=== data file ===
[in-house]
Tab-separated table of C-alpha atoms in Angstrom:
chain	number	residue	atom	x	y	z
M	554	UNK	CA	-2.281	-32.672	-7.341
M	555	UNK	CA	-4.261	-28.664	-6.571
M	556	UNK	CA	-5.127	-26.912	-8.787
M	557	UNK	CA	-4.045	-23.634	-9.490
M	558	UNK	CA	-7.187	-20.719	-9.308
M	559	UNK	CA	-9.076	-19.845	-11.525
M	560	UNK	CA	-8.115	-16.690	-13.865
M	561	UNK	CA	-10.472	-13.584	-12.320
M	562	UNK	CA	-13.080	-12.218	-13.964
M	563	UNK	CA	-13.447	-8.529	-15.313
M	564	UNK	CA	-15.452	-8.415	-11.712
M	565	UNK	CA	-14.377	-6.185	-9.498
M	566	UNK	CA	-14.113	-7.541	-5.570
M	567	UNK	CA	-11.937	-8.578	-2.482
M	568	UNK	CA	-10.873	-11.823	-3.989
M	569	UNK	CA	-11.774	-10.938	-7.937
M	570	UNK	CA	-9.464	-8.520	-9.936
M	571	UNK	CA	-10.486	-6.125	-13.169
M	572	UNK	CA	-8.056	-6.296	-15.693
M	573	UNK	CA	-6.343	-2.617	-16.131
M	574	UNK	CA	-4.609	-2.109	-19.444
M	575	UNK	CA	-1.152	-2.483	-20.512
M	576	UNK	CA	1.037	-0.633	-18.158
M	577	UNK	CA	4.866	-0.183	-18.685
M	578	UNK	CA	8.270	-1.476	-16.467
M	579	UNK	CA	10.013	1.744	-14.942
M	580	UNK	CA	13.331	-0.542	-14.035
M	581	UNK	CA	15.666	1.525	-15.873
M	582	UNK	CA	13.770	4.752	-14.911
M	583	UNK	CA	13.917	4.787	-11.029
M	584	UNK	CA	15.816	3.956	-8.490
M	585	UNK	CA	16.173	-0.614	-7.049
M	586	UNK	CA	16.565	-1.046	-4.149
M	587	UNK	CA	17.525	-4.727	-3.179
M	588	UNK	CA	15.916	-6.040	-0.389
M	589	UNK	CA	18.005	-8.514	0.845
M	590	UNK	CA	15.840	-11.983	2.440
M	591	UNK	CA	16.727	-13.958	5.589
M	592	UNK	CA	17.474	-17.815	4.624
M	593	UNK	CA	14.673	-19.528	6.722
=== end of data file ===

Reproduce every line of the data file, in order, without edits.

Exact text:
[in-house]
Tab-separated table of C-alpha atoms in Angstrom:
chain	number	residue	atom	x	y	z
M	554	UNK	CA	-2.281	-32.672	-7.341
M	555	UNK	CA	-4.261	-28.664	-6.571
M	556	UNK	CA	-5.127	-26.912	-8.787
M	557	UNK	CA	-4.045	-23.634	-9.490
M	558	UNK	CA	-7.187	-20.719	-9.308
M	559	UNK	CA	-9.076	-19.845	-11.525
M	560	UNK	CA	-8.115	-16.690	-13.865
M	561	UNK	CA	-10.472	-13.584	-12.320
M	562	UNK	CA	-13.080	-12.218	-13.964
M	563	UNK	CA	-13.447	-8.529	-15.313
M	564	UNK	CA	-15.452	-8.415	-11.712
M	565	UNK	CA	-14.377	-6.185	-9.498
M	566	UNK	CA	-14.113	-7.541	-5.570
M	567	UNK	CA	-11.937	-8.578	-2.482
M	568	UNK	CA	-10.873	-11.823	-3.989
M	569	UNK	CA	-11.774	-10.938	-7.937
M	570	UNK	CA	-9.464	-8.520	-9.936
M	571	UNK	CA	-10.486	-6.125	-13.169
M	572	UNK	CA	-8.056	-6.296	-15.693
M	573	UNK	CA	-6.343	-2.617	-16.131
M	574	UNK	CA	-4.609	-2.109	-19.444
M	575	UNK	CA	-1.152	-2.483	-20.512
M	576	UNK	CA	1.037	-0.633	-18.158
M	577	UNK	CA	4.866	-0.183	-18.685
M	578	UNK	CA	8.270	-1.476	-16.467
M	579	UNK	CA	10.013	1.744	-14.942
M	580	UNK	CA	13.331	-0.542	-14.035
M	581	UNK	CA	15.666	1.525	-15.873
M	582	UNK	CA	13.770	4.752	-14.911
M	583	UNK	CA	13.917	4.787	-11.029
M	584	UNK	CA	15.816	3.956	-8.490
M	585	UNK	CA	16.173	-0.614	-7.049
M	586	UNK	CA	16.565	-1.046	-4.149
M	587	UNK	CA	17.525	-4.727	-3.179
M	588	UNK	CA	15.916	-6.040	-0.389
M	589	UNK	CA	18.005	-8.514	0.845
M	590	UNK	CA	15.840	-11.983	2.440
M	591	UNK	CA	16.727	-13.958	5.589
M	592	UNK	CA	17.474	-17.815	4.624
M	593	UNK	CA	14.673	-19.528	6.722